Your vermicompost will be ready to harvest in as little as 3-6 months. Your vermicompost is ready when it is dark and crumbly, and none of the original bedding or food scraps are visible. You will also notice that the volume of the bedding has reduced.

Harvest your vermicompost on a regular basis. If left too long, finished compost can become toxic to the worms.


Harvesting Method One: Harvest by Hand

This method is the most labour intensive, but allows you to keep as many worms and worm cocoons in your vermicompost bin as possible. The whole process should take about 2 to 3 hours.

1. Under a bright light, empty the contents of the bin onto a large plastic sheet, such as a table cloth or flattened garbage bag (this can be done indoors or out).

2. Divide the vermicompost into about eight piles and form each pile into a pyramid shape. Let the pyramids sit for about 15 minutes, allowing the worms to naturally move away from the light and down into the bottom of the pyramids.

While you wait for the worms to move to the bottom of the pyramids, take the opportunity to mix up a fresh batch of bedding and add it to the empty bin.

3. Starting with the first pyramid, use your hands to scrape a layer of vermicompost from the bottom edges, sides, and top of the pyramid. Place the collected vermicompost in a separate container.

4. Continue scraping vermicompost from along the bottom, sides, and top of the first pyramid (removing stray worms and placing them in the fresh bedding as you go) until you begin to see a large number of worms. Reshape the pile into a pyramid and move on to the next. 

Despite your best efforts, some worms and worm cocoons will get harvested with the finished vermicompost. That’s ok!

5. Continue this process until you have harvested and reformed each pyramid. By the time you get back to the first pyramid, the worms will have moved closer to the bottom and you can begin scraping compost up along the sides and top of the pyramids again.

6. Continue working on each pyramid (you may have to go through the cycle 3 to 5 times) until all you are left with are eight small piles of mostly worms and a small amount of the original vermicompost. Place the worms and remaining vermicompost in the bin with the fresh bedding.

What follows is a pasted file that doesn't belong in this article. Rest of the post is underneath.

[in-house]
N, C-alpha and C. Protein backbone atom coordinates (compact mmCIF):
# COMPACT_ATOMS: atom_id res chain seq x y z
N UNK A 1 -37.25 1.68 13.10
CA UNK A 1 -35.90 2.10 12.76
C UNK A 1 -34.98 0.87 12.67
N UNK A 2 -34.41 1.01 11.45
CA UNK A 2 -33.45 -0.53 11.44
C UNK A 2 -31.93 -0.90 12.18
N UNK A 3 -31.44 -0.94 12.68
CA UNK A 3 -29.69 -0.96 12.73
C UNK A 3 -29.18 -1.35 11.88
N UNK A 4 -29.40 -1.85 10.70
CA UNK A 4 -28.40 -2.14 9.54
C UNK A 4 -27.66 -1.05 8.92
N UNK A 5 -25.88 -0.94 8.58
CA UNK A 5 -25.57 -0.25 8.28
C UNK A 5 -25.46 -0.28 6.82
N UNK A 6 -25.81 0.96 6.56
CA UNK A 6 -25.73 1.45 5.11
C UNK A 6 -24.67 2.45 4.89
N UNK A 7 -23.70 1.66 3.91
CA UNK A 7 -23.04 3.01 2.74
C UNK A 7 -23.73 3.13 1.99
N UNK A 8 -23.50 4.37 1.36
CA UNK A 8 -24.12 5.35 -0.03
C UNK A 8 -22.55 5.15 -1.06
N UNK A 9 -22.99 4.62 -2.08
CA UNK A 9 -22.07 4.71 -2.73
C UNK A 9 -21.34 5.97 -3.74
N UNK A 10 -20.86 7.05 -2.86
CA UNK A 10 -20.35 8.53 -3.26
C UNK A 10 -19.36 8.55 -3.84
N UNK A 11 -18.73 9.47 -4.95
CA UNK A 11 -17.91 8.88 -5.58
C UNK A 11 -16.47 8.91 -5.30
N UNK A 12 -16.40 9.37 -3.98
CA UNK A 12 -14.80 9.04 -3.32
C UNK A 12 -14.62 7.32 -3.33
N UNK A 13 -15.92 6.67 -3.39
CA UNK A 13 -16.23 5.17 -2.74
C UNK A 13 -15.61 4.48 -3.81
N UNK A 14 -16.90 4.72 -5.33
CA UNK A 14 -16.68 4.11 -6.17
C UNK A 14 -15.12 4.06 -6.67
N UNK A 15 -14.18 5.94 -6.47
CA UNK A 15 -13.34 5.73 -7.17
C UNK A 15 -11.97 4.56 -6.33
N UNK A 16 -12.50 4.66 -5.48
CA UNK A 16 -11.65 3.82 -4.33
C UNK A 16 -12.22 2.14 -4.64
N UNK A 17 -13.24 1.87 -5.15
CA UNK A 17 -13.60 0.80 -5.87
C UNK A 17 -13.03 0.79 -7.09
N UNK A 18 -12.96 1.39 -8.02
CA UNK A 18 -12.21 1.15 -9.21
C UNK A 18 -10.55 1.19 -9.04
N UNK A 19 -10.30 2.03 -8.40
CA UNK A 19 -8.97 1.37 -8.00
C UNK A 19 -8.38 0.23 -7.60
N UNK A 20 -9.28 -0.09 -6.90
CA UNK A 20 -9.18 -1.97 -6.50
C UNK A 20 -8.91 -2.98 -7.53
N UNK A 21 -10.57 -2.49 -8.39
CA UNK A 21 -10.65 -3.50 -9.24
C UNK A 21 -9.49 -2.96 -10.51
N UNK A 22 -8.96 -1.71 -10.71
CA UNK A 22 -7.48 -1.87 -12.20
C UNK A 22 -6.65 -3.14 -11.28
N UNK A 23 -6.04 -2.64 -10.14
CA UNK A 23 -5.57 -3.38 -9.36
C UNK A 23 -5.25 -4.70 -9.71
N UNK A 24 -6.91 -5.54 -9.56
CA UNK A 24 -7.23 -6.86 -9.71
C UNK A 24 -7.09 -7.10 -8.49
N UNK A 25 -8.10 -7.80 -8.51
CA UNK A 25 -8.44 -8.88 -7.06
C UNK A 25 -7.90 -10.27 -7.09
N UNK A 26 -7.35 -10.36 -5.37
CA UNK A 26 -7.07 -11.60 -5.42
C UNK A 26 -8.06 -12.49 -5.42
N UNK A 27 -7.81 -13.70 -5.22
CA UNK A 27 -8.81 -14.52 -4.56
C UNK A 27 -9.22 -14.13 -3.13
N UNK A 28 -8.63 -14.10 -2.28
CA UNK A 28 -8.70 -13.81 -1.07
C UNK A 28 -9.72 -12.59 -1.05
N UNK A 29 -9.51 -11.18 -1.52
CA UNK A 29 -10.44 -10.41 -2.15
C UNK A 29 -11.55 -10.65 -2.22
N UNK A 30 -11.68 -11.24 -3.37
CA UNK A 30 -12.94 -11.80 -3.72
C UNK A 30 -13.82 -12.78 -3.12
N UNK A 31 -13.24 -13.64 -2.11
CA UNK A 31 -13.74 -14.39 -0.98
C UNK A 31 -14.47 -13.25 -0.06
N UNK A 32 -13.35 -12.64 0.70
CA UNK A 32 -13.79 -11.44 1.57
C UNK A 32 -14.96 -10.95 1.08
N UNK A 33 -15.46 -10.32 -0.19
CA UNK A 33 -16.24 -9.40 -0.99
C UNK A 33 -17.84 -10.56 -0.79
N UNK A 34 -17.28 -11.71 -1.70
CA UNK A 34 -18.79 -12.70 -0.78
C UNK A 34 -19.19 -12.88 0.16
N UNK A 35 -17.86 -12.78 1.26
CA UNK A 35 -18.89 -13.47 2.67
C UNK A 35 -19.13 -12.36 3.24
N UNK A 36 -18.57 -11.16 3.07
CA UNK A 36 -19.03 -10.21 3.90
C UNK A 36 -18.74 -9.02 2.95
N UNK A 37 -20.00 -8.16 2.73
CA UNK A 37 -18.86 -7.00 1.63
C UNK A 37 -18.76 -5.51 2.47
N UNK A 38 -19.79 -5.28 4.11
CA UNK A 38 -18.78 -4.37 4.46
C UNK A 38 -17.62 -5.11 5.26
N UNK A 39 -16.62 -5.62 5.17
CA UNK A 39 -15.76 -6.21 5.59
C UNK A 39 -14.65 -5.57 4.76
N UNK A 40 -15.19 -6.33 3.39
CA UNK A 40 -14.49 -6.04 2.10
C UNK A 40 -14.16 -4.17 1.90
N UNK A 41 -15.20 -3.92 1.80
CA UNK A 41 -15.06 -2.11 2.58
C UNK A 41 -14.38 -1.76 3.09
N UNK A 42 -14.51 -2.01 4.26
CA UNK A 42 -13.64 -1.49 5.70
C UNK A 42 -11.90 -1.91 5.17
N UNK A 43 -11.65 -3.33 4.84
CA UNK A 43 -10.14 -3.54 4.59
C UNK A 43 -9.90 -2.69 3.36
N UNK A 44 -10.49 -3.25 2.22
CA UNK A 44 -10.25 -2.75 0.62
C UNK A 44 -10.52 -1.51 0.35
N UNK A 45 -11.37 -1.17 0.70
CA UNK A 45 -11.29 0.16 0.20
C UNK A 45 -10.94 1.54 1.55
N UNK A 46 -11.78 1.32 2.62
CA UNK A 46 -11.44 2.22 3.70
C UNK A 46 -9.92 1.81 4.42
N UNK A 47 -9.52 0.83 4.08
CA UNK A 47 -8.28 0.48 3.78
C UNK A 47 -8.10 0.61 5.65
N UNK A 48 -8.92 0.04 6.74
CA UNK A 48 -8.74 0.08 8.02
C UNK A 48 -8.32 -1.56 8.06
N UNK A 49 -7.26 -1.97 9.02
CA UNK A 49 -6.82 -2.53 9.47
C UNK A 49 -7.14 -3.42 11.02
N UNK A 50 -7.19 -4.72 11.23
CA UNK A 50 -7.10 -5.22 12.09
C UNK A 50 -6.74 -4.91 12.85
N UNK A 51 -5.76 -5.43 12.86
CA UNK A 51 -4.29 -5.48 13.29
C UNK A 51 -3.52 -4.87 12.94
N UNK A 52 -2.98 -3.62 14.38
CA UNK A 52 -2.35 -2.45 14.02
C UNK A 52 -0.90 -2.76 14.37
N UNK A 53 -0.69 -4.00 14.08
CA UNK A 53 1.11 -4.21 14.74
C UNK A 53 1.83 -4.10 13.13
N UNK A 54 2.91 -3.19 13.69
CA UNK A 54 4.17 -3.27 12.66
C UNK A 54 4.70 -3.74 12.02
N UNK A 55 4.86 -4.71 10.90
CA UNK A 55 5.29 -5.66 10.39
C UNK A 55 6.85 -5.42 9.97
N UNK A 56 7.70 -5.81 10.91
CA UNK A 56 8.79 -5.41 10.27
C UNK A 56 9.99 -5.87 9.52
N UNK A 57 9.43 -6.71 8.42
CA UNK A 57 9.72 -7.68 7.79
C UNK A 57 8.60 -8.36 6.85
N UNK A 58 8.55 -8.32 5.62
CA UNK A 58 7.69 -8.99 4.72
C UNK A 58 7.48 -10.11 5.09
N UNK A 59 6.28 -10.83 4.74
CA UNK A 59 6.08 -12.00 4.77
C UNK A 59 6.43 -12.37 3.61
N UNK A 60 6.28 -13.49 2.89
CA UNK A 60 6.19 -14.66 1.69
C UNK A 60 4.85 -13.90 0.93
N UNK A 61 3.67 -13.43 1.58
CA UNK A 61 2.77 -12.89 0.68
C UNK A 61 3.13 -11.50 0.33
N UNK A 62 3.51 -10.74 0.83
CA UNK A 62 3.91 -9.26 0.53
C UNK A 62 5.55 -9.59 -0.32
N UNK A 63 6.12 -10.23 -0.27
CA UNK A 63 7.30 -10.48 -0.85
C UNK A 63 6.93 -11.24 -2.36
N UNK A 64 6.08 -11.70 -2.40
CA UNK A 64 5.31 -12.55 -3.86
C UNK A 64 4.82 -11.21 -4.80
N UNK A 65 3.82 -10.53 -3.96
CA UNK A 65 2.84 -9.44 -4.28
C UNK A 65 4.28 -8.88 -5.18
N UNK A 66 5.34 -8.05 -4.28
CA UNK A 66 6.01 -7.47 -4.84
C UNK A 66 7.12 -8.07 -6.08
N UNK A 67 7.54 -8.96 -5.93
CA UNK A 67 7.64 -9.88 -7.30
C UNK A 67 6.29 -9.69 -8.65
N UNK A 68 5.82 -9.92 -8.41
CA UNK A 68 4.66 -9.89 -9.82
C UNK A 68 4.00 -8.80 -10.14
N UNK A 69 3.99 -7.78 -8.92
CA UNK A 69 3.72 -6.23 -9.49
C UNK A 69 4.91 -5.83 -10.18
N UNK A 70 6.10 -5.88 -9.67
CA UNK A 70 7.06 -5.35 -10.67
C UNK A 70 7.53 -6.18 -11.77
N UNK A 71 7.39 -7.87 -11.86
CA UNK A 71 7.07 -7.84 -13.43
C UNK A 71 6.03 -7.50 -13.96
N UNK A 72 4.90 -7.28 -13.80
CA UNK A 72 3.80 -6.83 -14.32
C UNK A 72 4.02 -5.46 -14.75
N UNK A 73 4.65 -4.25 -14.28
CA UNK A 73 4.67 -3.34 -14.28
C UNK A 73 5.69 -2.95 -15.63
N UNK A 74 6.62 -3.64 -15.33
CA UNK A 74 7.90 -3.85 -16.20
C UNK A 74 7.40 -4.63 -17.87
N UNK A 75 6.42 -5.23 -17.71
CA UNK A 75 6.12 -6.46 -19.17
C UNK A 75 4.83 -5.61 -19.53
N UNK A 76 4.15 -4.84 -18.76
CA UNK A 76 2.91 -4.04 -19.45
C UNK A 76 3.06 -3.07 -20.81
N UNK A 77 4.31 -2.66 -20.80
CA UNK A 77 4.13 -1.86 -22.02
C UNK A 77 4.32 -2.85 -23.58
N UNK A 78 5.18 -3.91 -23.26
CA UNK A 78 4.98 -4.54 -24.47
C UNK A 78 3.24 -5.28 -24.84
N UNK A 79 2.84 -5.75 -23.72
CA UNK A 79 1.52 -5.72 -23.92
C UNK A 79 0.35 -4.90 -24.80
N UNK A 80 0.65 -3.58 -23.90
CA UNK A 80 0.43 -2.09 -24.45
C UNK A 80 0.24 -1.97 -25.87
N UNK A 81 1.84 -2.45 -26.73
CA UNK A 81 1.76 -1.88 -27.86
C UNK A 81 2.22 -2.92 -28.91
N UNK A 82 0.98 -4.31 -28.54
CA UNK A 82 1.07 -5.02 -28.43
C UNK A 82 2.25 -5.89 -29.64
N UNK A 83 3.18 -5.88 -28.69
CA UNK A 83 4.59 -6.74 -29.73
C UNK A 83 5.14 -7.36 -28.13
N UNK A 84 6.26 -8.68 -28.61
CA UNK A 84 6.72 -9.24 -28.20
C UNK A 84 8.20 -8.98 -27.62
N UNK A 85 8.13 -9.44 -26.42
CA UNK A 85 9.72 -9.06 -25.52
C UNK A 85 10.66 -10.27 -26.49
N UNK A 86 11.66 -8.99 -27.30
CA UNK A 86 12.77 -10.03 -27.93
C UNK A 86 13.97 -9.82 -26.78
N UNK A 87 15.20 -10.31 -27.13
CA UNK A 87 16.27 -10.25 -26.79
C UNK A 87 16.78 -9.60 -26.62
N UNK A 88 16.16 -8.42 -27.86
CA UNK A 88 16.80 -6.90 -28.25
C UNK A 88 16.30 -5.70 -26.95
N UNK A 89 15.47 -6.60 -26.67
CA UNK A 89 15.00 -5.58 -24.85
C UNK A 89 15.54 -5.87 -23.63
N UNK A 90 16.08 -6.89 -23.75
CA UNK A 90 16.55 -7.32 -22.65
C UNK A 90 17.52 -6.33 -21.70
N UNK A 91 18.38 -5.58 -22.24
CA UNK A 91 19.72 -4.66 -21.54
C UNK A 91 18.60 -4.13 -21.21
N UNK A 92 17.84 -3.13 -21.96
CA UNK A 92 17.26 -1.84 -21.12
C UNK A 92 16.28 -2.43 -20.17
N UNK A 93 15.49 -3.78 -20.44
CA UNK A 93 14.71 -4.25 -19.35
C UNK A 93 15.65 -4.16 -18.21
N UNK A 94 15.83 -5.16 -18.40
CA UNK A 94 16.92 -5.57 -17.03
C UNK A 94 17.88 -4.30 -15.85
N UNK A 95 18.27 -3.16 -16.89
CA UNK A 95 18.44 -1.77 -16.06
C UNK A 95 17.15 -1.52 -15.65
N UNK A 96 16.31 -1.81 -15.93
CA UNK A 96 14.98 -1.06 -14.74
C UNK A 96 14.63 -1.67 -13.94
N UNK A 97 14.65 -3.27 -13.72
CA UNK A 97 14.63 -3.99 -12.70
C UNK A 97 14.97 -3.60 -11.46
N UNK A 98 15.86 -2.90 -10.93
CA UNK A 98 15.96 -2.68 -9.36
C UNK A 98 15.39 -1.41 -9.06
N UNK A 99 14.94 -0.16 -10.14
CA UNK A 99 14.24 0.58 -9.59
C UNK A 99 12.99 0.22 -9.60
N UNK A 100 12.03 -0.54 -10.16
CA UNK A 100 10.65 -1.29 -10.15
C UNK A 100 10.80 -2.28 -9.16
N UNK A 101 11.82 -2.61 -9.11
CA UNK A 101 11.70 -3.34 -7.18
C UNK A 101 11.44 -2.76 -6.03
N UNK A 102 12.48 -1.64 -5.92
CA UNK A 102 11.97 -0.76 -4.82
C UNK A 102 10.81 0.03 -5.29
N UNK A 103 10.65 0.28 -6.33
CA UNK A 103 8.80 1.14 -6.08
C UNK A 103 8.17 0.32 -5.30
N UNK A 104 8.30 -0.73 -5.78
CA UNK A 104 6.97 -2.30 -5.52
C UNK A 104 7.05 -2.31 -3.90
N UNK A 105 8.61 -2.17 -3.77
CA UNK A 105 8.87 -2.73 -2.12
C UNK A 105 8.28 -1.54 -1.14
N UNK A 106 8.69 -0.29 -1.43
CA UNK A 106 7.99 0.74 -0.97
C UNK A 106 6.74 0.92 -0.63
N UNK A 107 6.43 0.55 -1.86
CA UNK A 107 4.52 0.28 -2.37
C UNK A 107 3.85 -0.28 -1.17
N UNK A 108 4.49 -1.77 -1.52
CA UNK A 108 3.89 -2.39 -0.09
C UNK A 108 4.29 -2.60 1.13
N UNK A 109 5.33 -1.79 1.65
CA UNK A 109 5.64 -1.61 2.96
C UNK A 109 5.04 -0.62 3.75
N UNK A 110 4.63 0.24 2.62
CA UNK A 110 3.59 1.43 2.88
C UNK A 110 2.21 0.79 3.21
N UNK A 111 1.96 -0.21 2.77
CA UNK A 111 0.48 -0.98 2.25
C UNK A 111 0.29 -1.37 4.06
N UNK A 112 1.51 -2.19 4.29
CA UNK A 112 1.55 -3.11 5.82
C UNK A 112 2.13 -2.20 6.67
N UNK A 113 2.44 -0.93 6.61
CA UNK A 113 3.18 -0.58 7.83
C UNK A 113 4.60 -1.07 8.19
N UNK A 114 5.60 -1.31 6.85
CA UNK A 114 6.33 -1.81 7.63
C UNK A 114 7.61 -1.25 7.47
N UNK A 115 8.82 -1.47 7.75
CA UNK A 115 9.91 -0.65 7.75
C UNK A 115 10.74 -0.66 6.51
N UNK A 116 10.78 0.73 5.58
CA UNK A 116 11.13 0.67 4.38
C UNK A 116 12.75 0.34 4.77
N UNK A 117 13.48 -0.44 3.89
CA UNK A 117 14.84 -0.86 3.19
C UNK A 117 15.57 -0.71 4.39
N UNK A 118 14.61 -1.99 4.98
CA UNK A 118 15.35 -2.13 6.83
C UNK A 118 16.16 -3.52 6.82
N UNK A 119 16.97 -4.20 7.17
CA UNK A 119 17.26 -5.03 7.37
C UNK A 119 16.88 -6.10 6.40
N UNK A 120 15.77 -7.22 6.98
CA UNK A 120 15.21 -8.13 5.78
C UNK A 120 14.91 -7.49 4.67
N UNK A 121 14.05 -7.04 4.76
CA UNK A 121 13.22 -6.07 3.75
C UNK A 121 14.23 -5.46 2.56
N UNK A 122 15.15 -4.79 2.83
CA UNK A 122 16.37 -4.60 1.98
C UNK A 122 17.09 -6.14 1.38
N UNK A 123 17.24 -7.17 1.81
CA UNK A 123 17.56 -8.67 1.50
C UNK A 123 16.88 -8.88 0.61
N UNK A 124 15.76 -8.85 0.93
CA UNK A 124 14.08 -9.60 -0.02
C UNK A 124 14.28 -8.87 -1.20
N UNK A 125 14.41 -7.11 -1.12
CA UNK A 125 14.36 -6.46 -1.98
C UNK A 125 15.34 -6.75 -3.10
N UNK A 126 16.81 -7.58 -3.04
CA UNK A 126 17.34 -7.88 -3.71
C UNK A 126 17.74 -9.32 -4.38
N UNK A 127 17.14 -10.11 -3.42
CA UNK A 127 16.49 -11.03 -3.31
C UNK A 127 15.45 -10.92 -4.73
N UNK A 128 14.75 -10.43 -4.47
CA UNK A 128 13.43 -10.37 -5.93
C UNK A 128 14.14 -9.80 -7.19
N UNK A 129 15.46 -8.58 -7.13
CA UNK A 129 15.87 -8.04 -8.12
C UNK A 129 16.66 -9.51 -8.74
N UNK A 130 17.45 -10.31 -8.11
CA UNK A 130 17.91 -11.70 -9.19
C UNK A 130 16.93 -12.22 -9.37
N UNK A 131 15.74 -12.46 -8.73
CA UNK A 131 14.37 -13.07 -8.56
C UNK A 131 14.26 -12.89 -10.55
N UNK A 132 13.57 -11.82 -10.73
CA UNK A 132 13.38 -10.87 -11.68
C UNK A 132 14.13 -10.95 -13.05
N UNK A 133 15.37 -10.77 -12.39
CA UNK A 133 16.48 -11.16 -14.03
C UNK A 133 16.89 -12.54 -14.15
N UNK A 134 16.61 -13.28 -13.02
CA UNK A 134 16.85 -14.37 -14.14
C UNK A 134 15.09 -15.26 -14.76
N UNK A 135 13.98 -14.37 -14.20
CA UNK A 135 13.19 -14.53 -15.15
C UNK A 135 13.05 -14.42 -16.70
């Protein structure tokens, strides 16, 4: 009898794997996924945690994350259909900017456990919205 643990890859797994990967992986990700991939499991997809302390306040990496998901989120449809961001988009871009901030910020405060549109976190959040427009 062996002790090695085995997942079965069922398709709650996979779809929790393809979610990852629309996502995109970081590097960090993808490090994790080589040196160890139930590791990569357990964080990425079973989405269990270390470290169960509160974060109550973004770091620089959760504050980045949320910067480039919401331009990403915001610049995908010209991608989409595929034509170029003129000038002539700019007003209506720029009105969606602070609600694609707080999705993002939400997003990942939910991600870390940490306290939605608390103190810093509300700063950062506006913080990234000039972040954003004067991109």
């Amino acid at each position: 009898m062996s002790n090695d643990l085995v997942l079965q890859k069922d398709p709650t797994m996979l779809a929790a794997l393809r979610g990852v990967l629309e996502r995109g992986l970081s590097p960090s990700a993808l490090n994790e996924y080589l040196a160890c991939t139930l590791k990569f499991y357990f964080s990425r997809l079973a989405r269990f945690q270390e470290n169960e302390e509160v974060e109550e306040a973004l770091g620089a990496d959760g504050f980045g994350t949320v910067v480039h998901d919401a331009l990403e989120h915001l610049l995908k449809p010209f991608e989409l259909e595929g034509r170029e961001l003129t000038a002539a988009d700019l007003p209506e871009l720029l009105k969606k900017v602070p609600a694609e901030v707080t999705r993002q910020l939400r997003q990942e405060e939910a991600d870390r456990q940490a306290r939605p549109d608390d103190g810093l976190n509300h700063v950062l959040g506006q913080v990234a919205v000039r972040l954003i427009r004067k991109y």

7. Store the harvested vermicompost in a cool, dark place until you are ready to use it.


Harvesting Method Two: Divide and Harvest

This method is simpler than the first, but you will retain fewer worms and worm cocoons in your bin. Not to worry, the worms in the bin will continue to reproduce and the harvested worms and cocoons will be beneficial to the soil when you use the finished vermicompost.

  1. In a separate container, mix up a fresh batch of moistened bedding.
  1. Push all of the finished vermicompost (and worms) to one half of the vermicompost bin. There should be enough space, as the original bedding has reduced in volume.
  1. Fill the other half of the bin with half of the fresh bedding mixture. Place your next feeding in the fresh bedding. Continue rotating your feedings as usual on the fresh side of the bin.
  1. After about 4-8 weeks, most of the worms will have migrated over to the fresh bedding. Remove the finished vermicompost and replace it with the remaining half of the fresh batch of bedding.
  1. Store the harvested vermicompost in a cool, dark place until you are ready to use it.


Uses for Harvested Vermicompost

It’s time to complete the cycle by using the vermicompost to help your plants and garden grow.

Finished vermicompost is a combination of worm castings and decomposed organic material, as well as worms, worm cocoons, and other decomposer organisms.

  • Top-dress houseplants or mix half-and-half with potting soil – the vermicompost will perk up your plants by adding nutrients to the soil, and provide great water retention, especially during the dry winter months.
  • Top-dress flower or vegetable garden beds, or place in seed rows or holes dug for transplants – vermicompost is completely natural and non-burning, so it’s safe to add directly to your plants and garden.
  • Mix half-and-half with soil and/or peat moss to germinate new seeds for a flower, herb, or vegetable garden – vermicompost provides a quick source of nutrients to plants and also retains nutrients in the soil for future use.
  • Fill large glass jars and give as gifts to friends and family – dress up the jar lids with a piece of fabric and ribbon, and include ideas for use on house or garden plants.